Werner, the point of view character, observes his friend’s courage and recognizes it as such, even though he is not brave enough to follow suit. He throws his bucket with what he knows are lame rationalizations such as, “He’s going to die, whatever I do.” What he witnesses, however, haunts him for the rest of his life. Unlike many of the German characters in the novel, he has sufficient conscience that no propaganda speech can put to sleep.
All the Light We Cannot See and the other novels that we’ve been reading parade before us the very best and the very worst that we human beings are capable of. The reader, who is likely to fall somewhere in the middle between the two moral extremes, like Werner, witnesses the sober drama of historically accurate events with awe—in fact, with the blend of “terror and pity” that Aristotle, in his famous Poetics, describes as the tragic emotion.
Essentially, of course, we imaginatively put ourselves into all the situations we encounter in good fiction. Everything we read about “happens to us” vicariously. We tremble that anyone, ever, had to endure the dehumanization, accompanied by the denial of basic human necessities, described in the account of being a Holocaust victim in Picoult’s The Storyteller. “There but for the grace of God” becomes a byword. Why were we spared? We don’t know. Maybe we did endure such things in past lives, and have been mercifully veiled from remembering.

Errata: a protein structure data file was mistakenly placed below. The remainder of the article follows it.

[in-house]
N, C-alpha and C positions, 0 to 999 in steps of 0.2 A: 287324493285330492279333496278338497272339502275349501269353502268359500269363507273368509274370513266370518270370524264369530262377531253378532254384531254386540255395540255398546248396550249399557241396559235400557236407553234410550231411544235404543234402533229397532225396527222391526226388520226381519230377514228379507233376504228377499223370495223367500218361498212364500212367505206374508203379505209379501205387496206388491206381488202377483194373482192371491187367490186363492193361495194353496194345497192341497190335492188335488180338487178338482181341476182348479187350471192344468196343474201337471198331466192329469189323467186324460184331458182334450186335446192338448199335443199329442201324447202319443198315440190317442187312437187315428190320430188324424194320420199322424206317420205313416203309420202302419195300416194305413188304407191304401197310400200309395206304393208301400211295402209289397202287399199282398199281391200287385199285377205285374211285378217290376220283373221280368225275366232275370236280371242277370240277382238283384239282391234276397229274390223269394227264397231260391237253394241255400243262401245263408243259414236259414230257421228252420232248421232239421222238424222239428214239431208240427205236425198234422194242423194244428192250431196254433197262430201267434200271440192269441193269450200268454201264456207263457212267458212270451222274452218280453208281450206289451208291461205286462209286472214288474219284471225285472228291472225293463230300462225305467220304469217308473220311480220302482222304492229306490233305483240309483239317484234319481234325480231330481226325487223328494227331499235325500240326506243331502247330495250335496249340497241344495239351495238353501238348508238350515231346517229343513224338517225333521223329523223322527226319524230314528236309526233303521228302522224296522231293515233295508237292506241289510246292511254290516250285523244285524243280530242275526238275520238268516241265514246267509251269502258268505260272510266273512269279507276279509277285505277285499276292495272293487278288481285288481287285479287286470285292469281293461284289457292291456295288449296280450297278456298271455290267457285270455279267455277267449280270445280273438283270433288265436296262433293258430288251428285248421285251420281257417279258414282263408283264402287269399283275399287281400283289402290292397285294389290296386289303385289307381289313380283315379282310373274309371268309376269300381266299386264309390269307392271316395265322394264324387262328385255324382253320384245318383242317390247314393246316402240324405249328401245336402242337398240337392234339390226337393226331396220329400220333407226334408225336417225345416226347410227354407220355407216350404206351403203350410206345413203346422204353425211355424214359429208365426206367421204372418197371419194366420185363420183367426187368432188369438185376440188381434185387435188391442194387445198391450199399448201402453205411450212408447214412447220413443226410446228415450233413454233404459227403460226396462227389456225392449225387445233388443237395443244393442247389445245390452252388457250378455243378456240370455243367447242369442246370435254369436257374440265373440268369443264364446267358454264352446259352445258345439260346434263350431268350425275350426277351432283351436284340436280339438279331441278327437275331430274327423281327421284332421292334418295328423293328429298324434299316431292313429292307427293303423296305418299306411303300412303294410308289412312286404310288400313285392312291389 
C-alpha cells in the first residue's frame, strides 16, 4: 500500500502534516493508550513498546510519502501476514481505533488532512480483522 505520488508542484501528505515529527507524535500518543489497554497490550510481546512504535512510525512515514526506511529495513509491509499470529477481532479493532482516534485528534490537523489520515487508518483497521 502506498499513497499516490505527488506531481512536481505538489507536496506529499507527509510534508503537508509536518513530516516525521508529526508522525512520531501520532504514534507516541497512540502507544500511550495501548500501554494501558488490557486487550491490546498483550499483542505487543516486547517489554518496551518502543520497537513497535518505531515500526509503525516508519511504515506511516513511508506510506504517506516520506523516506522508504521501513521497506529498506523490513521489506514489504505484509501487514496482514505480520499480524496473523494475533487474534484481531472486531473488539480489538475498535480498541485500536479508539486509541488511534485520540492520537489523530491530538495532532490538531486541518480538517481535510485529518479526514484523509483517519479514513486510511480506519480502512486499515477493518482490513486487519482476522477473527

Reading such novels, we learn that war is not just about troop movements and campaign planning. I have a friend who has studied the world wars throughout his adult life, but reads no fiction about them, only history books. History books, in my own opinion, are necessary, and some of them are invaluable. My wife, for example, was recently driven to Barbara Tuchman’s authoritative The Guns of August, about the complex events surrounding the outbreak of the First World War. It finally gave her an in-depth answer to the question, “Why was Archduke Ferdinand assassinated?”
For me, however, novels—not just any novel, but novels of the quality of the ones I’ve mentioned here—or meticulously accurate films, dramas, or TV series’ such as Foyle’s War (about England during the Second World War years) put people, often ordinary people, at the centre of these great dramas. Events of such a scale affect everyone across the board, be they presidents, kings, military officers or soldiers, farmers, shopkeepers or children. It’s rewarding to see, close-up, the repercussions of the mighty historical tides in the lives of individuals.
As Frodo and his friends come to life for the reader and thus bring the whole world of Tolkien’s Lord of the Rings trilogy alive, one or several faithfully-depicted characters we care about at the centre of a historical epic give it a face, a heart. This enables people like Barbara and me to feel the human predicament more deeply and have a better sense of where we come from, and therefore of where and who we are, at the moment.
Countless times, we’ve heard how those who are not aware of history are doomed to repeat it. Such awareness is kindled most poignantly in these novels, where the forces that shape history are shown acting upon and being acted upon by people like us. Such books are certainly a “medicine” that helps us awaken and stop repeating. Time will tell whether the accretion of this medicine will finally cure the disease.